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Tenses

Introduction to Tenses


The word ‘tense’ is derived from the Latin word ‘tempus’. It indicates the time of the occurrence of an action or an event. In any sentence, an action or a state of being is denoted by the verb. Hence, tenses are directly related to verbs.

The different states of time are: Past, Present and Future. Very simply speaking, past is what happened yesterday; present is what happens today; and future is what will happen tomorrow.

Note how at different moments the same event (the test on English tenses) can be situated in the future (when the teacher informs the students about the test), the present (when the test is being conducted) and the past (when the students are discussing the test).


The word ‘tense’ is derived from the Latin word ‘tempus’. It indicates the time of the occurrence of an action or an event. In any sentence, an action or a state of being is denoted by the verb. Hence, tenses are directly related to verbs.

The different states of time are: Past, Present and Future. Very simply speaking, past is what happened yesterday; present is what happens today; and future is what will happen tomorrow.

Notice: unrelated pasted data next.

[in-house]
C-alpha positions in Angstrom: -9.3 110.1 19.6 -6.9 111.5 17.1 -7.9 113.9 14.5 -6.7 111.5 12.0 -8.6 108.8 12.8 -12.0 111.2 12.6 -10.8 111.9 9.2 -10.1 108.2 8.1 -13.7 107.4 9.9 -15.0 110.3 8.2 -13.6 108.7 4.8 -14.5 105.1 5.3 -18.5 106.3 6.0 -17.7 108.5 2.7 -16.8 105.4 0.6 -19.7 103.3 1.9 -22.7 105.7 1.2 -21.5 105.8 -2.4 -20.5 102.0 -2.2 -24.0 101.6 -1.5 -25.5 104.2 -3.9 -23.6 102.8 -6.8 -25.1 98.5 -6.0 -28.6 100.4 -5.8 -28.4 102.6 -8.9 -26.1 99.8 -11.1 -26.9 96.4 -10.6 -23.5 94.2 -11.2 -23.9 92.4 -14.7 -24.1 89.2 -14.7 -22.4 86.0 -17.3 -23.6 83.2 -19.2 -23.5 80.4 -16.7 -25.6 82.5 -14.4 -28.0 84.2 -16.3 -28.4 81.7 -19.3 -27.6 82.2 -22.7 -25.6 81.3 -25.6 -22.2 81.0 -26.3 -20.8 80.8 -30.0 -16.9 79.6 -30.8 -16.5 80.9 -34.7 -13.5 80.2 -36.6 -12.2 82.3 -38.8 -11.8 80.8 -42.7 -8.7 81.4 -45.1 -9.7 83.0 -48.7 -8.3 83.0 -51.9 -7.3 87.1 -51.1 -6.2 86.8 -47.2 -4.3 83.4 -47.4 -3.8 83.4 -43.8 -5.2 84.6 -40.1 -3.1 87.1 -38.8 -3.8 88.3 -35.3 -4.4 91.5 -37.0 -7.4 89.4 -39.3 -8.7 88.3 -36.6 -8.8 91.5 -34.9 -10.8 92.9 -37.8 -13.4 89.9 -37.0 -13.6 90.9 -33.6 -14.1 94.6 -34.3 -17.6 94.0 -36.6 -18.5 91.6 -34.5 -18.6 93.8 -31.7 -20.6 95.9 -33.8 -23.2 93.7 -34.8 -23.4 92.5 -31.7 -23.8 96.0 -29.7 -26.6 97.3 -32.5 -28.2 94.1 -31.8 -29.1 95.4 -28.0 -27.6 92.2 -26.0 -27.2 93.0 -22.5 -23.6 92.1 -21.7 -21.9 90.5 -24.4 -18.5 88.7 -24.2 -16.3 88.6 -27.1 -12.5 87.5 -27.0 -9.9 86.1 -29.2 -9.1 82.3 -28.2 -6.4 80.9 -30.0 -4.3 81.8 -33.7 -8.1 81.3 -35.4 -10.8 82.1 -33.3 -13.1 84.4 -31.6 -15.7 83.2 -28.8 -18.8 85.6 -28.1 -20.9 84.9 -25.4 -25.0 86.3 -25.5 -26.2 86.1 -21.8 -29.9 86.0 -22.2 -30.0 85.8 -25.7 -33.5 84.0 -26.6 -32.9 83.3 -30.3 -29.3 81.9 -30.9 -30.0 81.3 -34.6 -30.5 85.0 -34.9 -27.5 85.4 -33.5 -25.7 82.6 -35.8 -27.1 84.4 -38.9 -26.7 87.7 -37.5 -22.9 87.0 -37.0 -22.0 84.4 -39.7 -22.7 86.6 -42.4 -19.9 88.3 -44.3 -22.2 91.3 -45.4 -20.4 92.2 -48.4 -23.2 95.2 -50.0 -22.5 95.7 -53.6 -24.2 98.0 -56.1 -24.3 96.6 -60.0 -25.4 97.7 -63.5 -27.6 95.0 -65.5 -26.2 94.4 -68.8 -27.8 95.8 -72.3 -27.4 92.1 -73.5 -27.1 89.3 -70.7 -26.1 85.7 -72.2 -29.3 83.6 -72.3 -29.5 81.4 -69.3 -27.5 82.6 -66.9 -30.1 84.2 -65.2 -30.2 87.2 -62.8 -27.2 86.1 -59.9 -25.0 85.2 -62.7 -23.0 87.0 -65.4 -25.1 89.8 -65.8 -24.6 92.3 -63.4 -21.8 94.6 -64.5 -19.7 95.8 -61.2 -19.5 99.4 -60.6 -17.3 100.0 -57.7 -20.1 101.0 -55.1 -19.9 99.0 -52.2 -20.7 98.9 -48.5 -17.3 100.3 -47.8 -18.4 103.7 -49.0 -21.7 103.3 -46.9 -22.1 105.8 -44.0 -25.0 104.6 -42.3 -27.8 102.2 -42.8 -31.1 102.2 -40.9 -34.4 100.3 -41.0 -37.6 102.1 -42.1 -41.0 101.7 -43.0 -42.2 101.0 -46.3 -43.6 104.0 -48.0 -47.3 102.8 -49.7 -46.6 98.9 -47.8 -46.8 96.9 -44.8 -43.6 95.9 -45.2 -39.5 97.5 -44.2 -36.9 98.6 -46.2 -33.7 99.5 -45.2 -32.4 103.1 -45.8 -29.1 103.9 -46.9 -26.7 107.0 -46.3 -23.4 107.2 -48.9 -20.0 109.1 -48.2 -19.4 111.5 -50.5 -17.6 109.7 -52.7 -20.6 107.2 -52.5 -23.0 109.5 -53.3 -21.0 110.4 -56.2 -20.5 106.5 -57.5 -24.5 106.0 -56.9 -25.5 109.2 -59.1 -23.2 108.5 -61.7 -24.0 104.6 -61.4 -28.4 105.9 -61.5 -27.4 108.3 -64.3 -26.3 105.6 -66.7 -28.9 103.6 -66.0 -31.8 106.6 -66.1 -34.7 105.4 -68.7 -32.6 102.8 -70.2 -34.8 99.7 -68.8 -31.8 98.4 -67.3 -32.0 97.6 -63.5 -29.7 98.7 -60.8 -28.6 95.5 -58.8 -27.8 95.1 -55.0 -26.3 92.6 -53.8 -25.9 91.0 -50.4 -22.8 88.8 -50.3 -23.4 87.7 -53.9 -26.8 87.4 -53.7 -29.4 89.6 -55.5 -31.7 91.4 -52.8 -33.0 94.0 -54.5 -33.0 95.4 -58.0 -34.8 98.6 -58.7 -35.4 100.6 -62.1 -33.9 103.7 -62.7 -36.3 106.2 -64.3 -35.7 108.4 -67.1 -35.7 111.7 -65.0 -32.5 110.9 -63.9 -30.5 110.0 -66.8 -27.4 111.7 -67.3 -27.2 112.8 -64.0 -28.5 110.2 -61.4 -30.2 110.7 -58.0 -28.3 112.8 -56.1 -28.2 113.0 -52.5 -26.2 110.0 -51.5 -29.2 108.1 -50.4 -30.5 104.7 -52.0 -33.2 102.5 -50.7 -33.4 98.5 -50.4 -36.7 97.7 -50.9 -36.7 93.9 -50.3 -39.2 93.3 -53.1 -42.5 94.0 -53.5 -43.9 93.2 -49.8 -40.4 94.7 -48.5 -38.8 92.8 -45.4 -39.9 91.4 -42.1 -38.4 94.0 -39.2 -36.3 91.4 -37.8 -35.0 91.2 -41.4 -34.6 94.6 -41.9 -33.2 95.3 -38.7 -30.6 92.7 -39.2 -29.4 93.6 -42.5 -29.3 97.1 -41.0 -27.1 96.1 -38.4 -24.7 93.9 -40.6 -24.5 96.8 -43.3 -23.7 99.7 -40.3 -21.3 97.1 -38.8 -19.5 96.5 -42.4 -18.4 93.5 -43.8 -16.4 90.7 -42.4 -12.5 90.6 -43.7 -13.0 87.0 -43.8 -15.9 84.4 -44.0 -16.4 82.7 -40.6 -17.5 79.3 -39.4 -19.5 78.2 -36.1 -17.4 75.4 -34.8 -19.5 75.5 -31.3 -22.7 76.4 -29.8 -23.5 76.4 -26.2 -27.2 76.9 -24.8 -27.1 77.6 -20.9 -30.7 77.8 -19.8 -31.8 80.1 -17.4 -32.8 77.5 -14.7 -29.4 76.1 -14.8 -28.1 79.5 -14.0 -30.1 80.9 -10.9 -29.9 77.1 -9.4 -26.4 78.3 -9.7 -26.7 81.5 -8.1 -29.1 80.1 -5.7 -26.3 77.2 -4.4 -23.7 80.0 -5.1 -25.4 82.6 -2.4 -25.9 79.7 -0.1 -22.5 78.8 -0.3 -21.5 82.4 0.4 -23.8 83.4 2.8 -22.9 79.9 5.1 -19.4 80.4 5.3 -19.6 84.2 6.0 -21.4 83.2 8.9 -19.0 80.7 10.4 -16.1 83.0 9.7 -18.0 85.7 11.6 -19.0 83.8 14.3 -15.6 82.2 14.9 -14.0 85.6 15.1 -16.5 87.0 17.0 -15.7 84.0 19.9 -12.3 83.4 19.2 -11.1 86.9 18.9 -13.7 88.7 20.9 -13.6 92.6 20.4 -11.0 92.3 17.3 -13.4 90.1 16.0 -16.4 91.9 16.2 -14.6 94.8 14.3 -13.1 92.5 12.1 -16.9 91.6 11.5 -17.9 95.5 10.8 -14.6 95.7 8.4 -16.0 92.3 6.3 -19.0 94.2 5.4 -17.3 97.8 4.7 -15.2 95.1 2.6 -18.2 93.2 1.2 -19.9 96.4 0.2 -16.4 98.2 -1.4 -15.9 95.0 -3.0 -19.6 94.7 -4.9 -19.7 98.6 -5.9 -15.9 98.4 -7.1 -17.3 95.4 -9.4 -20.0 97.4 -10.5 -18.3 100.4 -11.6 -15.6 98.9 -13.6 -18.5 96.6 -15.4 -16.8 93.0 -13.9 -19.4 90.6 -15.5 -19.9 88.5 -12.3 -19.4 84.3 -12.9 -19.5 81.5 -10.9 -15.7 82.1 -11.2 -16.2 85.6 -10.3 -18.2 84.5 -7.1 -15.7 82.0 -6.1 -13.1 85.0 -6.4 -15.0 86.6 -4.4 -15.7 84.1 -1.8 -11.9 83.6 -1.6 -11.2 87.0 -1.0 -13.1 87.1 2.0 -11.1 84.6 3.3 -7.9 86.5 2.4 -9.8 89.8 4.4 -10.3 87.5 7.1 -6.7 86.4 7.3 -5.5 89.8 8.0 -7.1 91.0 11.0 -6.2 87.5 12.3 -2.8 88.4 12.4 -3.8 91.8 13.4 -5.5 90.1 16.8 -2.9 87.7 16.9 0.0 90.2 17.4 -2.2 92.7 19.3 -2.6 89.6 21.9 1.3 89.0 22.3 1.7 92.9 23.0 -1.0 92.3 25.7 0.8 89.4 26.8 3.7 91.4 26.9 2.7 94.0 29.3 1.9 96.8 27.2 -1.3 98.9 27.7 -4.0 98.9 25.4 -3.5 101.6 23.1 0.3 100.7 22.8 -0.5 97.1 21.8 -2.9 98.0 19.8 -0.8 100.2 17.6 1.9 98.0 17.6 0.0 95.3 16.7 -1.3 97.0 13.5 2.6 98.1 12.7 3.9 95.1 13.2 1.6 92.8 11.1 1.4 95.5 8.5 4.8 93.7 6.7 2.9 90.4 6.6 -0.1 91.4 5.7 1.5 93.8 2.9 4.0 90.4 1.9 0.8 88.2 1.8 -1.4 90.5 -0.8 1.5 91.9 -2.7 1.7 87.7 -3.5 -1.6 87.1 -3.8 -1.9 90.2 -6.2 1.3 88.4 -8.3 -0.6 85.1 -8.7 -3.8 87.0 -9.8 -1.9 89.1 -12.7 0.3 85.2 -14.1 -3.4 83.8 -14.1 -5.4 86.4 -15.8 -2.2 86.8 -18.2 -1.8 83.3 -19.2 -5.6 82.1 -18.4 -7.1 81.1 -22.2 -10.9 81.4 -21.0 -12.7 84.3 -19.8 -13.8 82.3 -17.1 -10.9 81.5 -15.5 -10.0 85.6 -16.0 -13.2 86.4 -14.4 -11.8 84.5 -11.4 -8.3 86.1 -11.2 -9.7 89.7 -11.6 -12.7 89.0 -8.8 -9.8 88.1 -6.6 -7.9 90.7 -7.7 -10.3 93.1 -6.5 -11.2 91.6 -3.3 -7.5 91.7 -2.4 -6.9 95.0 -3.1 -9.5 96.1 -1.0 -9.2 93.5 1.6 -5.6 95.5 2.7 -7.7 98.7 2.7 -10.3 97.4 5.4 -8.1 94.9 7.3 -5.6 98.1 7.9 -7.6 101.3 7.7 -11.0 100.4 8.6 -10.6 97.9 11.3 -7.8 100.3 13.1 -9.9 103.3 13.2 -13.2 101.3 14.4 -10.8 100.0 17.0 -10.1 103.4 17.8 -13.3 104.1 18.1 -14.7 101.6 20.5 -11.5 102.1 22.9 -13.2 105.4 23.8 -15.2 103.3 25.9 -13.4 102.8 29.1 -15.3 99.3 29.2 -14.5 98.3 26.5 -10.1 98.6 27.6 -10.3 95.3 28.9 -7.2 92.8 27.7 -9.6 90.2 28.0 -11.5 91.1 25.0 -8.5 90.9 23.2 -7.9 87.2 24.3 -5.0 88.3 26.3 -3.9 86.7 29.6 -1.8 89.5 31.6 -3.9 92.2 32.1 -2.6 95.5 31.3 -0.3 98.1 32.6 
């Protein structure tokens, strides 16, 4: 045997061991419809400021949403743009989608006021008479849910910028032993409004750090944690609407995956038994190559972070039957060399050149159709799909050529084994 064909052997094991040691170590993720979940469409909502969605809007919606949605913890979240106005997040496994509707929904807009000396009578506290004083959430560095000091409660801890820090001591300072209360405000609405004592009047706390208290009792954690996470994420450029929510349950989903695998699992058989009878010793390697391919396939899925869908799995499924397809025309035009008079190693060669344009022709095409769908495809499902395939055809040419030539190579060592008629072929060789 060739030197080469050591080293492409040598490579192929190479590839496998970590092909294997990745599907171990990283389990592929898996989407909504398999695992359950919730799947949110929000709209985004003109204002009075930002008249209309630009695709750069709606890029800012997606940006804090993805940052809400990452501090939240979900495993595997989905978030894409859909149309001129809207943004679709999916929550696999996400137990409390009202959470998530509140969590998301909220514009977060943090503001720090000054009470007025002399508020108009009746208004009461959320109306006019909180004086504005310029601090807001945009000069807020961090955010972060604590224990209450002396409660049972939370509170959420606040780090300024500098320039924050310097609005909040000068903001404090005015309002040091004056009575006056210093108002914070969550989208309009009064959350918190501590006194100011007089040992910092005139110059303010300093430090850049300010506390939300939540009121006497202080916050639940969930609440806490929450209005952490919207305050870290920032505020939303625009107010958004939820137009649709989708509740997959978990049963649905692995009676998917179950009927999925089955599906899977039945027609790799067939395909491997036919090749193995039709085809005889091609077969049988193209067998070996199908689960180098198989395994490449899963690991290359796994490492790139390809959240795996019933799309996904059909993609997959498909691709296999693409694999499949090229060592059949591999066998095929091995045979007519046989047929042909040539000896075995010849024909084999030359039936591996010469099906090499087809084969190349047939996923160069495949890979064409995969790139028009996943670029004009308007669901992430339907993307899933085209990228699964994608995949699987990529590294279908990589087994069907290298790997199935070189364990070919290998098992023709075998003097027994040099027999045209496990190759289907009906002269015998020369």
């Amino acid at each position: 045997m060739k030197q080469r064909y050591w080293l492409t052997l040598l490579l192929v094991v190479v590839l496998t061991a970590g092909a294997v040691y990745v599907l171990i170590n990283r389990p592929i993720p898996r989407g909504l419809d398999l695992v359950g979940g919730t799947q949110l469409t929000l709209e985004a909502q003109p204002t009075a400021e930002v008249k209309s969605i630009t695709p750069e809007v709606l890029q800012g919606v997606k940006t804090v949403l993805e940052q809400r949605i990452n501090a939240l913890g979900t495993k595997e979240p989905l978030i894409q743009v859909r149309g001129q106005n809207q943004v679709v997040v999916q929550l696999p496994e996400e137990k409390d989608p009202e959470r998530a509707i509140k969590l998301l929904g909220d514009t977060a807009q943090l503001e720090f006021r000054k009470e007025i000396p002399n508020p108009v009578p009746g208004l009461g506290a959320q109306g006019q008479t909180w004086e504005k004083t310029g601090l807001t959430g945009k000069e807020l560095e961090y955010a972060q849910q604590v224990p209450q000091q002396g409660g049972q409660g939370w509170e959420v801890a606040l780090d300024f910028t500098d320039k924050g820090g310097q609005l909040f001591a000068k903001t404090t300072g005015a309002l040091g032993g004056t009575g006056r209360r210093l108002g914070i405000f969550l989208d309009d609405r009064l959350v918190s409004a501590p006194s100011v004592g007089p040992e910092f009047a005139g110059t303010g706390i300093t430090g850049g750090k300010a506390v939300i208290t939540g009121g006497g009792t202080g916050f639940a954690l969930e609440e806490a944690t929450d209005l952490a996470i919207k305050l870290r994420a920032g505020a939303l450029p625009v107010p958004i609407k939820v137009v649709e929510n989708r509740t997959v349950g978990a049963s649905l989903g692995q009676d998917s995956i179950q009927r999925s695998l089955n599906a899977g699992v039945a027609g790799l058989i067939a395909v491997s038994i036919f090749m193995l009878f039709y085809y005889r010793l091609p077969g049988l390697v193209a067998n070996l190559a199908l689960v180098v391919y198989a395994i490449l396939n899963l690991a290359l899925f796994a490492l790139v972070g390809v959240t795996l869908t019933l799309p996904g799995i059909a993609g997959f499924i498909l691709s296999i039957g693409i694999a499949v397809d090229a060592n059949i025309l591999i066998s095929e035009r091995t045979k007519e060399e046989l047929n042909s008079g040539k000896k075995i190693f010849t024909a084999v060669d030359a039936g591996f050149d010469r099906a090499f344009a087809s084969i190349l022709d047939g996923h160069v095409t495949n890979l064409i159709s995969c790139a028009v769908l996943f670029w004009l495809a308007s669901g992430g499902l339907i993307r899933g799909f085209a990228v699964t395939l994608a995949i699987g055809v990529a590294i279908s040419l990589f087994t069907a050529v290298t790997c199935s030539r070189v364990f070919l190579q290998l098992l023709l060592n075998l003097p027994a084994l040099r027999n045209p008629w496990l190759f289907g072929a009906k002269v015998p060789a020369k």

Note how at different moments the same event (the test on English tenses) can be situated in the future (when the teacher informs the students about the test), the present (when the test is being conducted) and the past (when the students are discussing the test).


In English grammar, past, present and future have been further divided as follows:

PRESENT

PAST

FUTURE

Simple

Simple

Simple

Continuous/Progressive

Continuous/Progressive

Continuous/Progressive

Perfect Simple

Perfect Simple

Perfect Simple

Perfect Continuous/Perfect Progressive

Perfect Continuous/Perfect Progressive

Perfect Continuous/Perfect Progressive

As mentioned before, tenses are directly related to verbs. In each of the above tabulated tense forms, a verb is used in its base form, past form, present participle form or past participle form. The following table lists the different forms of a verb according to the twelve tenses. The verb ‘do’ has been used for this purpose.

 

PRESENT

PAST

FUTURE

Simple

do / does

(Base form)

did

(Past form)

will do

(Base form)

Continuous/

Progressive

am doing / is doing / are doing

(Present participle)

was doing / were doing

(Present participle)

will be doing

(Present participle)

Perfect Simple

have done / has done

(Past participle)

had done

(Past participle)

will have …

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